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June 27, 2017

New Lease Reporting Requirements Change the Colo Dynamic

Colocation REIT (Real Estate Investment Trusts) have enjoyed growth over recent years for several reasons. One reason is a cost savings to enterprise customers as often the higher cost capital items like UPSs and generators are leased along with floor space. Likewise, it keeps enterprise IT departments out of the building business and back into the running of IT business. To hear the large cloud providers speak, one would think that enterprise data centers are a thing of the past. That isn’t exactly true.

According to the 451 Group, 71% of Enterprises are committed to owning data centers. This is due in part to investments already made, application portability (or lack thereof), location of data, and sovereignty requirements, to name a few. Many enterprises will have a mixture of company owned, cloud and colo facilities for their data center assets. But some new changes in accounting laws may make owning enterprise centers more attractive.

In the past, publically traded companies listed their lease assets in a footnote in their 10-K and 10-Q filings. In 2005 the SEC issued a statement that an estimated $1.25 trillion was going unreported in off-balance sheet leasing activities. Investors and other financial statement users made a request of the FASB (Financial Accounting Standards Board) for better reporting. The FASB embarked on a joint project with the IASB (International Accounting Standards Board) to improve the financial reporting of leases. Removing off-balance sheet lease costs creates a better means to evaluate a firm’s credit structure and risk.

Under the new guidance, any lease where a company is listed as a “lessee” must be recorded on the balance sheet. The listing must include the assets and liabilities under the lease obligation. This applies to lease obligations over 12 months. How that is recorded will depend on whether the lease is a finance or operating lease. Before this new standard only capital leases were reported on a balance sheet. A capital lease being defined as a lease of equipment for nearly all its useful life. Other leases classified as operating leases (for instance a 10 year office building or data center lease) whereby a lessee would not recognize the assets or liabilities on the balance sheet. This new ASU (Accounting Standard Update) creates a greater transparency in financial reporting by requiring those operating leases to now be reported on balance sheets.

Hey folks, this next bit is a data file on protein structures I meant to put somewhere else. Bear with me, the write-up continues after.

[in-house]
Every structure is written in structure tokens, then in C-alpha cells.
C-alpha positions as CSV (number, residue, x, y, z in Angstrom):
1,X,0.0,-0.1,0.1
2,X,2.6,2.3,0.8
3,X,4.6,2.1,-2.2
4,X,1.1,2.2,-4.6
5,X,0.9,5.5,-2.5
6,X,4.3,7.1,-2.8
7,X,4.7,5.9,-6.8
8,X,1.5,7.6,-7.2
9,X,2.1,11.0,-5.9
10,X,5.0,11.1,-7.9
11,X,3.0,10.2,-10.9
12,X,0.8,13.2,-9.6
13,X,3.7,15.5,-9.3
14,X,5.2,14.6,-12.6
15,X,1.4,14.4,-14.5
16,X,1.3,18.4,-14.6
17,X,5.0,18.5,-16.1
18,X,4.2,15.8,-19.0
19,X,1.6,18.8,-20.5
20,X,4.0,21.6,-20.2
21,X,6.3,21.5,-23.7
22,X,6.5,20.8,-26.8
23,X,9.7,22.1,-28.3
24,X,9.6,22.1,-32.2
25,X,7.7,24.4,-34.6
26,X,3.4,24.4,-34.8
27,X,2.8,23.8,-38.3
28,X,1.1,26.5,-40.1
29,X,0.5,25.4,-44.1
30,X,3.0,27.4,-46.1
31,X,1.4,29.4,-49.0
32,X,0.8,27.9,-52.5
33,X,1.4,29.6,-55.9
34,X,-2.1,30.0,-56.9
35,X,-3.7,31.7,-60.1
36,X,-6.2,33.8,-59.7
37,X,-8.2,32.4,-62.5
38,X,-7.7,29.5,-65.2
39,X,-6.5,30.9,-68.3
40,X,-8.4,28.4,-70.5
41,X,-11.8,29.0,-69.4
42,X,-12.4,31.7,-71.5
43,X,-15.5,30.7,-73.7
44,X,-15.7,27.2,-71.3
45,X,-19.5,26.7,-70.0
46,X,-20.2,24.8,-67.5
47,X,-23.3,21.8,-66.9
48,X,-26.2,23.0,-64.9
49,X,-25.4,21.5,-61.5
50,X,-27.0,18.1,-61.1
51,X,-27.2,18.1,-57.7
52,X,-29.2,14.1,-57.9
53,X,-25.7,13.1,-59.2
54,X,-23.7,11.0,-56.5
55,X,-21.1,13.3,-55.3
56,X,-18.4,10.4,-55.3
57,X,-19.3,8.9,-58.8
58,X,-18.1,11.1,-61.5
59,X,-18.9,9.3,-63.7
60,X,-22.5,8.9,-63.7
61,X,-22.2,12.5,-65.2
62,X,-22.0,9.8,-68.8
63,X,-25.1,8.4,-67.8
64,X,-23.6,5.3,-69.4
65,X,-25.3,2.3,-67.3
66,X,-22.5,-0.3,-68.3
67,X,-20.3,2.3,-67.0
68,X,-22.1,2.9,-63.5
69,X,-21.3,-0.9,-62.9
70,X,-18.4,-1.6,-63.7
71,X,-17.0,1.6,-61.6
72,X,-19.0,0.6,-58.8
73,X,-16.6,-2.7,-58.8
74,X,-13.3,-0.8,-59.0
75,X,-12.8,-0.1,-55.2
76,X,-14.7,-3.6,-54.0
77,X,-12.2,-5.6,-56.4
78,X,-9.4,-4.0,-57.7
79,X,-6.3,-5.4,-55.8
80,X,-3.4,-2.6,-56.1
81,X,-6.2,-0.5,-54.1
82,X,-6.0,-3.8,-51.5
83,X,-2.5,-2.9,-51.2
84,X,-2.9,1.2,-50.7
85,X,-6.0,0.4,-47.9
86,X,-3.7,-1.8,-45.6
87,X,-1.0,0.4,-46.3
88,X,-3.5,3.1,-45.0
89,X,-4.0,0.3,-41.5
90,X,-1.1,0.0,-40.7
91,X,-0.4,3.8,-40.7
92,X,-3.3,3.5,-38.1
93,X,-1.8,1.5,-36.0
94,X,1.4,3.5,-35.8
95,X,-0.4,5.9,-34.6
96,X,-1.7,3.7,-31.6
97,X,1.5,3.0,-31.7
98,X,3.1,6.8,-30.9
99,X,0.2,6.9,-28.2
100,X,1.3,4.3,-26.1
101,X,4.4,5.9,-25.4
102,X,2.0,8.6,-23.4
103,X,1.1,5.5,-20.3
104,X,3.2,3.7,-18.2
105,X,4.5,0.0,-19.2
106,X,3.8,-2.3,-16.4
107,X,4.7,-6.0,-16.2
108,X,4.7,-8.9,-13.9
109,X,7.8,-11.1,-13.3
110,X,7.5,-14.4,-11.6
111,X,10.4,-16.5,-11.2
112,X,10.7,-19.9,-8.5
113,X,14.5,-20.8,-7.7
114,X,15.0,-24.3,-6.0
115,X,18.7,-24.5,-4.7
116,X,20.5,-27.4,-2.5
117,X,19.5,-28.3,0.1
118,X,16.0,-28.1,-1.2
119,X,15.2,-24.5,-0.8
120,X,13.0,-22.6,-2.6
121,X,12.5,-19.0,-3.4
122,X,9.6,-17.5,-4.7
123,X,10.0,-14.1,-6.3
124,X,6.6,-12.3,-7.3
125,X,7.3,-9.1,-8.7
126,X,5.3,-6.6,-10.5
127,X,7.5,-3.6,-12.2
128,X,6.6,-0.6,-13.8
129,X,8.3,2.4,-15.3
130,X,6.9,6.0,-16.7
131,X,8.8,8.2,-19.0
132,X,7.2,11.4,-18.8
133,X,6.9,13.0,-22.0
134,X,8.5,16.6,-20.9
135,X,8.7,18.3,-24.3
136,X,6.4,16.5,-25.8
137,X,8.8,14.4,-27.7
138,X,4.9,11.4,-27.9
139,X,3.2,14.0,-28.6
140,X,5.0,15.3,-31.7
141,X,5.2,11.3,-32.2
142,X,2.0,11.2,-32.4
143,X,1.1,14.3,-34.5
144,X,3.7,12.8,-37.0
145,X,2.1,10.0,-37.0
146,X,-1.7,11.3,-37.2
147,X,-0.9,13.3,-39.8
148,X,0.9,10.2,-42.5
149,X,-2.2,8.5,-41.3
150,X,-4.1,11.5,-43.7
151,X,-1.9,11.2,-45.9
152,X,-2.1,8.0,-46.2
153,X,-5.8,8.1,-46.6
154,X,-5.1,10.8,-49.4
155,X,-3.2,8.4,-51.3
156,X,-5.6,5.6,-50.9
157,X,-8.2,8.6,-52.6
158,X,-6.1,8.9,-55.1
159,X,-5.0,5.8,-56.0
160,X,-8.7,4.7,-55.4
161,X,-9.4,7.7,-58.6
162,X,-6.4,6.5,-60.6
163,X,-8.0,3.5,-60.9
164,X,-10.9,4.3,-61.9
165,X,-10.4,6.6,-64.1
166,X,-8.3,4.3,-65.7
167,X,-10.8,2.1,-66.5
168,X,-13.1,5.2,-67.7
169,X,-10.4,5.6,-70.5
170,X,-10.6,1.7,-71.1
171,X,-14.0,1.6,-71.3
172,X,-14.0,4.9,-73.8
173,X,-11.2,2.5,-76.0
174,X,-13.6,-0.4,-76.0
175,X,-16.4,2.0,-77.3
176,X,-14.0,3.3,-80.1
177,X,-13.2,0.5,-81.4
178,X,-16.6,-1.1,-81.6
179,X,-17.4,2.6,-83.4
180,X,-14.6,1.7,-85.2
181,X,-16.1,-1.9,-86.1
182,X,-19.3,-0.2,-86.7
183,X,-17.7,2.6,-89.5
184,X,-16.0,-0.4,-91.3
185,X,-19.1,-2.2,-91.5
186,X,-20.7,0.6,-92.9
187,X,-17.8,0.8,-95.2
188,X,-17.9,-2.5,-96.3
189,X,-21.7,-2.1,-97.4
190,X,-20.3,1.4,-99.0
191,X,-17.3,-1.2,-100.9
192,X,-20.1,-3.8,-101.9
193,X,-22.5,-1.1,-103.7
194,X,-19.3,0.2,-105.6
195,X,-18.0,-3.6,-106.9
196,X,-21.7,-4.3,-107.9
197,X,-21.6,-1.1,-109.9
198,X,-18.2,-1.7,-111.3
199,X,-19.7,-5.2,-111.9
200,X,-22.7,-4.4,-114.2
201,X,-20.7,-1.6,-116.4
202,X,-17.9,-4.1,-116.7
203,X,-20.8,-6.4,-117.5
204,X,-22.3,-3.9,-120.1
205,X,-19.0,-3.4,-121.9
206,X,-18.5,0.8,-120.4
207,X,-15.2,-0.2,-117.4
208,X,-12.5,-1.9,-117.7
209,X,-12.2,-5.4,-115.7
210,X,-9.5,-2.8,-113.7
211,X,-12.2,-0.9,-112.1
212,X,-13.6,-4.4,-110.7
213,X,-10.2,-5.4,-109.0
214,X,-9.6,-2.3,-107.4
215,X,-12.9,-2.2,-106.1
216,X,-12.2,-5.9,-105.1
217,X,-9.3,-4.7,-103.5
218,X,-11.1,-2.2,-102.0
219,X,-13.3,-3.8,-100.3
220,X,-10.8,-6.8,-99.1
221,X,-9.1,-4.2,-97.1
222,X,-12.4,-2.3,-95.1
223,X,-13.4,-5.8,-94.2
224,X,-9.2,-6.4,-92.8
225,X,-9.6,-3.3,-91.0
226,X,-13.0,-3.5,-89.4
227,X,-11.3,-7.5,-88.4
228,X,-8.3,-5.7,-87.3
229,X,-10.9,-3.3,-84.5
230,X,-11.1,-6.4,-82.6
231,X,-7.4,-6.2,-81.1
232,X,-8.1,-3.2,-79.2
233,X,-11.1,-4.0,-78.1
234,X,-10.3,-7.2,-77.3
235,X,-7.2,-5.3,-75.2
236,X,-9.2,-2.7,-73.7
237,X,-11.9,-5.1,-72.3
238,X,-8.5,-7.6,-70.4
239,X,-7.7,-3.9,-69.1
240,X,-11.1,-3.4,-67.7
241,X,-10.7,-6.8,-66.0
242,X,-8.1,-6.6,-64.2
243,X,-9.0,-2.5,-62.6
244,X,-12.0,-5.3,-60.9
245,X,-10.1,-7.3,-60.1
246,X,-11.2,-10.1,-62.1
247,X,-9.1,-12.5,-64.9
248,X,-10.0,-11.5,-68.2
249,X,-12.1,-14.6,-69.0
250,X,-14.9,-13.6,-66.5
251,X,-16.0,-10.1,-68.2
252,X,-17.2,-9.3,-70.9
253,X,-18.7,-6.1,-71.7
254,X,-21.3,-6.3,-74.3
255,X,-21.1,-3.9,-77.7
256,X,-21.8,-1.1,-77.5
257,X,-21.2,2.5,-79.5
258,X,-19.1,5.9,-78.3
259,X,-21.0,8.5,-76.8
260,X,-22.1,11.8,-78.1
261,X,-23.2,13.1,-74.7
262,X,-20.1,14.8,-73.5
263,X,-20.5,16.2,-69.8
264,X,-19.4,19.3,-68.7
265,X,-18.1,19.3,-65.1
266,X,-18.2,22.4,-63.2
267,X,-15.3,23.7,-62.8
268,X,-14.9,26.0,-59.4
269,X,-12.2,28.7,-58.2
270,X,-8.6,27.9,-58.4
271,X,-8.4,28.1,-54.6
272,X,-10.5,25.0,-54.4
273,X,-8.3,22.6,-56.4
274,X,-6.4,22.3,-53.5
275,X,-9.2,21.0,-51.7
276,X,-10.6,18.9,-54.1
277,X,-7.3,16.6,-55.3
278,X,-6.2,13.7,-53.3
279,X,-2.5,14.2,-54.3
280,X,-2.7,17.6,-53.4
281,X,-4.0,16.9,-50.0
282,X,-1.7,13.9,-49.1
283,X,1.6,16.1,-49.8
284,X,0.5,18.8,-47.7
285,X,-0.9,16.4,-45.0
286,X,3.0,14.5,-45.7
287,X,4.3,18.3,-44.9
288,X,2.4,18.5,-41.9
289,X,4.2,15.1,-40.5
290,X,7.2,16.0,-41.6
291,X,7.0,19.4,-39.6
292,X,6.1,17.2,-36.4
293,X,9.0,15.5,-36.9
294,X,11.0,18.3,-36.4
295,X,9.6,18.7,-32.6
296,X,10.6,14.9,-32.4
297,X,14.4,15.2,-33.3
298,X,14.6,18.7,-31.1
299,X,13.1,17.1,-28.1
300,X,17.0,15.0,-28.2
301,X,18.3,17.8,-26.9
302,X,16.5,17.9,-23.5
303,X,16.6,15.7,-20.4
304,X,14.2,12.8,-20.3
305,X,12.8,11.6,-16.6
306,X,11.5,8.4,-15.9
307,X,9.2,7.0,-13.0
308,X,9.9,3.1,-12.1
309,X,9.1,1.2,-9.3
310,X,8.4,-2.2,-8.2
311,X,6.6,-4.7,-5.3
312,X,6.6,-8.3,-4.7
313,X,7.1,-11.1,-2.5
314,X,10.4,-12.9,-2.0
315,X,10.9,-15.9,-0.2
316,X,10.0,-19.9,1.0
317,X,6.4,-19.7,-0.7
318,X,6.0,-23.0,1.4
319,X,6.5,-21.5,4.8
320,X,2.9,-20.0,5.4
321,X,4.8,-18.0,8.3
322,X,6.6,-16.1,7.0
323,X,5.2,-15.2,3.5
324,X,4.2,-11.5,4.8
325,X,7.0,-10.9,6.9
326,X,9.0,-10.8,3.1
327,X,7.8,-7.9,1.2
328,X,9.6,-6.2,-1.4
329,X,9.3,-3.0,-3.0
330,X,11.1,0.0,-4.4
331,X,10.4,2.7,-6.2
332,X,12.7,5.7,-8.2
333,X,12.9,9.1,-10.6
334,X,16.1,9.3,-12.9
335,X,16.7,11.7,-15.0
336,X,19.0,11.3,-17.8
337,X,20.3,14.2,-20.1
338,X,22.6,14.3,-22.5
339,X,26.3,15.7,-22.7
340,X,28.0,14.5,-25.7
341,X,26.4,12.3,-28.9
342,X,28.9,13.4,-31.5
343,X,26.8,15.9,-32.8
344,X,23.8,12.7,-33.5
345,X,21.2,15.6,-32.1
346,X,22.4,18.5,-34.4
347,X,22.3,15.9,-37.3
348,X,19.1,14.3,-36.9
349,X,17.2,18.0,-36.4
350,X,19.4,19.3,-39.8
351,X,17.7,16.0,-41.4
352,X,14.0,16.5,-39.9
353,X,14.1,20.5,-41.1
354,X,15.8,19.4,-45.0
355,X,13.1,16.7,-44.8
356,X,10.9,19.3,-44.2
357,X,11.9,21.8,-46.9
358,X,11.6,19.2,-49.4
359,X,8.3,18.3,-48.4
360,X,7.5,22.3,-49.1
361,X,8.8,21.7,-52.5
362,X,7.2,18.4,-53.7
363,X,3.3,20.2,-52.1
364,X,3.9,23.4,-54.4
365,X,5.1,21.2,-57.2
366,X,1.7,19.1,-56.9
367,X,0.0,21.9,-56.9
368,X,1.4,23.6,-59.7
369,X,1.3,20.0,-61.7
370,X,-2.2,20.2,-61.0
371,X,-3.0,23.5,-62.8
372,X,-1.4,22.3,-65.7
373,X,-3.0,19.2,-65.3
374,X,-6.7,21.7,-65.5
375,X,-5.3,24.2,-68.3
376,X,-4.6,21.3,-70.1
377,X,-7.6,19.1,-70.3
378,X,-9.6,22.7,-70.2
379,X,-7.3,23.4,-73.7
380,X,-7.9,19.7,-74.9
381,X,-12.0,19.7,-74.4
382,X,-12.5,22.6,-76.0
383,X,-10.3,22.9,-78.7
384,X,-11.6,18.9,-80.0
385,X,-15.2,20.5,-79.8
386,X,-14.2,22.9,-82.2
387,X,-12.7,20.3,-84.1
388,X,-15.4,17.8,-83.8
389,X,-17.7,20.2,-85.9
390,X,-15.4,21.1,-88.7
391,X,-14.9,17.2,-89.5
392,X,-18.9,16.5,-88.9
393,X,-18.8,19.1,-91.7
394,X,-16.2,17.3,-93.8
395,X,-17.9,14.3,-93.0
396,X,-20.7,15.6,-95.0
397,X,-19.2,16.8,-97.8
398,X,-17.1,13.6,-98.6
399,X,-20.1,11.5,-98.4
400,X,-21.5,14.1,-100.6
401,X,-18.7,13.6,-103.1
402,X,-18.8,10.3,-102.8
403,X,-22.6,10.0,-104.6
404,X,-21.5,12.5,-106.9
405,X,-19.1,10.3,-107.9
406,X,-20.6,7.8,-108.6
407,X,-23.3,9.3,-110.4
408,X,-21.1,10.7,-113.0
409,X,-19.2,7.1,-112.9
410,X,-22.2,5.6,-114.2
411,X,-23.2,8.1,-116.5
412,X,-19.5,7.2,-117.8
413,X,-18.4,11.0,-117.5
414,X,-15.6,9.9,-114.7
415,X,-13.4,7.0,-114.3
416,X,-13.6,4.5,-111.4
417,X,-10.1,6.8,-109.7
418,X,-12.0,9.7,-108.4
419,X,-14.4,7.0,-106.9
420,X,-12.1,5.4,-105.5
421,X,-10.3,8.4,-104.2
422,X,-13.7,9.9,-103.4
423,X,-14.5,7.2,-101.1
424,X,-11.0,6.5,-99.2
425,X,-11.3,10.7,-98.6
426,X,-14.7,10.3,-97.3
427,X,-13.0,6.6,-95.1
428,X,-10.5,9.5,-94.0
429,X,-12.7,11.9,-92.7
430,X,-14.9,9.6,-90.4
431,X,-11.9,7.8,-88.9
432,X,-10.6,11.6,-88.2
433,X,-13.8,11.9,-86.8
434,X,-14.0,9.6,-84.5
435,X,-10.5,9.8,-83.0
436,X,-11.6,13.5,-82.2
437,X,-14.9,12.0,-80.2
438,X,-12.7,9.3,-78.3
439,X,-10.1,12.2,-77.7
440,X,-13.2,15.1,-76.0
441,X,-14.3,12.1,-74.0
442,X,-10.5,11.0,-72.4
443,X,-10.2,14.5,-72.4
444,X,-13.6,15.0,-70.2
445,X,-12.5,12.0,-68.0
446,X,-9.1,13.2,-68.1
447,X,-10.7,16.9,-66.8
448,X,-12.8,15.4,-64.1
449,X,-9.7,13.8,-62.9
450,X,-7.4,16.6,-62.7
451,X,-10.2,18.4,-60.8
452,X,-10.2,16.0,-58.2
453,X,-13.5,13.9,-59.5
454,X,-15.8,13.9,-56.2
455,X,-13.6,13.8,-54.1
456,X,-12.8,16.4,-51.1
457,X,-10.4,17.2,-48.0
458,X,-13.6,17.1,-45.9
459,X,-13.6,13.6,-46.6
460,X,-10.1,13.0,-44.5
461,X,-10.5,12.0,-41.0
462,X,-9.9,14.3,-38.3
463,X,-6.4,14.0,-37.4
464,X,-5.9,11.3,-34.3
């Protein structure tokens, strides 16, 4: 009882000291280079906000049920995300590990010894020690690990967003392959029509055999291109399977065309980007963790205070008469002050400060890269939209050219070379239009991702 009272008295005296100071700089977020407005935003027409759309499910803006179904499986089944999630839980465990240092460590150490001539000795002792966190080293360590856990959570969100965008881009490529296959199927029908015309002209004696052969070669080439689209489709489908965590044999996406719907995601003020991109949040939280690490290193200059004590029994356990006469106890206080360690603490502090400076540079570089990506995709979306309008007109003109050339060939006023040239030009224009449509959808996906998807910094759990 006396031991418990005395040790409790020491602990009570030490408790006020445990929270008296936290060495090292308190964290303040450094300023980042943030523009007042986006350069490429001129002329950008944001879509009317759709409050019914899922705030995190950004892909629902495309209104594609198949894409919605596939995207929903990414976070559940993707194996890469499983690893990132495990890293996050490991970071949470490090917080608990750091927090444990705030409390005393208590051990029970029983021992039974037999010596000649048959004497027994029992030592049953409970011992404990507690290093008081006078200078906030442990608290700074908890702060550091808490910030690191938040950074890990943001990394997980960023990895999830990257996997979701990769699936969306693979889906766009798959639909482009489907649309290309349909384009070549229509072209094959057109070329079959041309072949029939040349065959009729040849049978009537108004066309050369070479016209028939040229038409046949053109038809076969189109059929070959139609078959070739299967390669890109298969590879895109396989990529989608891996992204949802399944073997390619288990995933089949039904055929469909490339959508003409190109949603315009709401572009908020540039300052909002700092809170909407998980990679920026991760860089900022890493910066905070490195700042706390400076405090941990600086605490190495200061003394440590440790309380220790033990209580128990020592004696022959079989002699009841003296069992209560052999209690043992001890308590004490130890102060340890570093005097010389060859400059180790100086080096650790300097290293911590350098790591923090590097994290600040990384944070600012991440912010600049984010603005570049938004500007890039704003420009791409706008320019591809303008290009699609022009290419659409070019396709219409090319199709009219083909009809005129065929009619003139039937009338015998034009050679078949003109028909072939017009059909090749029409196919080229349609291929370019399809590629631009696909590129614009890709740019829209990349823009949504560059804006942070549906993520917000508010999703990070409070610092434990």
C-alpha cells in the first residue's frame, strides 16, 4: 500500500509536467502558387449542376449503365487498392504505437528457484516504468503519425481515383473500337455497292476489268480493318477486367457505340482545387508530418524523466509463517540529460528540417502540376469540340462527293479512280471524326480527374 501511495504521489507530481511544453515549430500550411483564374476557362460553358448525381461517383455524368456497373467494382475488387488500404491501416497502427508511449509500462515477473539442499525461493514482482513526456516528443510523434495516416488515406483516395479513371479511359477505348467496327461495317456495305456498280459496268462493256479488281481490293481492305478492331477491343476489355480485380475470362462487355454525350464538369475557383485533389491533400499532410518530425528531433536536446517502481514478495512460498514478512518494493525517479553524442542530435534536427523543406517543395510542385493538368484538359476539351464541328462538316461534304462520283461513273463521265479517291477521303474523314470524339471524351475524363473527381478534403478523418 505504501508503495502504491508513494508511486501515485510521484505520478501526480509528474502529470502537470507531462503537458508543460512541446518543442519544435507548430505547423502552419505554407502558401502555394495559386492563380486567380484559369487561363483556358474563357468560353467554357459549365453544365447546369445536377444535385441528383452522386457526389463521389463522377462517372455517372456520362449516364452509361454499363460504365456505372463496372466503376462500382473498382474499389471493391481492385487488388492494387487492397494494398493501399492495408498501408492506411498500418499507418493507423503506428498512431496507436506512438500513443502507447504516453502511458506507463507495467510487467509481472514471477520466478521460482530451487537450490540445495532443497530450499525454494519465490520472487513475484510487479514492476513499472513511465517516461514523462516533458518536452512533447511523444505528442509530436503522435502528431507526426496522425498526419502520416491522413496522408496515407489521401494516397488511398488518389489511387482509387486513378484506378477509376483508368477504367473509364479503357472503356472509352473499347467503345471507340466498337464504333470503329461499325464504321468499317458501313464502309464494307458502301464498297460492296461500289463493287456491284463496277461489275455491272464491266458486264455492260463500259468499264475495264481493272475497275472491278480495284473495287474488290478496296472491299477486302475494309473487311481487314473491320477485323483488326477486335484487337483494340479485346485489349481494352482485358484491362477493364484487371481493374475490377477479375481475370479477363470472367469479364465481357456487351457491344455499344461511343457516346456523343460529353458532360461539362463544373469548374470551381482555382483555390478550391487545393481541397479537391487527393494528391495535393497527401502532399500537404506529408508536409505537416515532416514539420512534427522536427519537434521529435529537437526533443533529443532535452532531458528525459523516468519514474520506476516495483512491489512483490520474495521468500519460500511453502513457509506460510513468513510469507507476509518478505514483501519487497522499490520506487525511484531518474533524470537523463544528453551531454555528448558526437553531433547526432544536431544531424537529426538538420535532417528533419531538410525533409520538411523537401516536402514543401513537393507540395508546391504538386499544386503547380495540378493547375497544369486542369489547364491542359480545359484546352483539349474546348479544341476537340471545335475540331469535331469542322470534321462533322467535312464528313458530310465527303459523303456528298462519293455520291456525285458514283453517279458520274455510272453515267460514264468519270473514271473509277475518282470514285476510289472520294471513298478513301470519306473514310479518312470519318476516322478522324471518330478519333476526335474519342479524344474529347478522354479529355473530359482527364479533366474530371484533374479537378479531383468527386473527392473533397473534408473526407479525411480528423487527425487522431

New accounting practices could have an impact on the “build versus buy” decisions that many companies face when trying to determine the location for their data assets. According to the Wall Street Journal, real estate leases equate to roughly 60% of the dollar value of the average Fortune 1000 companies lease portfolio. By adding these leases to the balance sheet as opposed to the operating budget, there will be a noticeable impact. The build versus buy decision was previously a way to manage financial reporting, but this new ruling changes this practice. At the very least, the impact to corporate balance sheets will be significant. Some estimates show that impact to be upwards of $3 trillion.

Companies will need to learn more about how their leases are structured at colocation faculties. If a lease is a “grow into” format, the full amount would need to be disclosed under this new accounting standards update. According to a 451 Research study in 2015, the average data center is utilized at just 56%. With this new standard, a company would be showing 100% of the lease value regardless of the amount used. This alone is liable to trigger some creative lease arrangements prior to the January 1, 2019 beginning of the accounting practice.

The new lease reporting requirements are significant enough that they may tip the “build versus buy” decision back in favor of building those corporate data centers for some companies. If the leases must be reported anyway, it may be advantageous to list equipment as purchased rather than having to report full lease obligations whether you are using the space or not. At the very least, it is will create a lot of lease re-evaluations for colo agreements.

 

The benefits of the new standard as listed by the FASB are as follows:

  • Eliminates one of the largest sources of off-balance sheet accounting
  • Improved comparability
  • More reflective of financial position of lessee
  • Fewer opportunities to structure to obtain a certain balance sheet reporting outcome
  • Addresses practice issues for preparers 

While they do acknowledge that there will be some financial costs for this reporting, those costs are expected to be negligible. It will certainty change lease negotiations for space, first right of refusals, etc.

 


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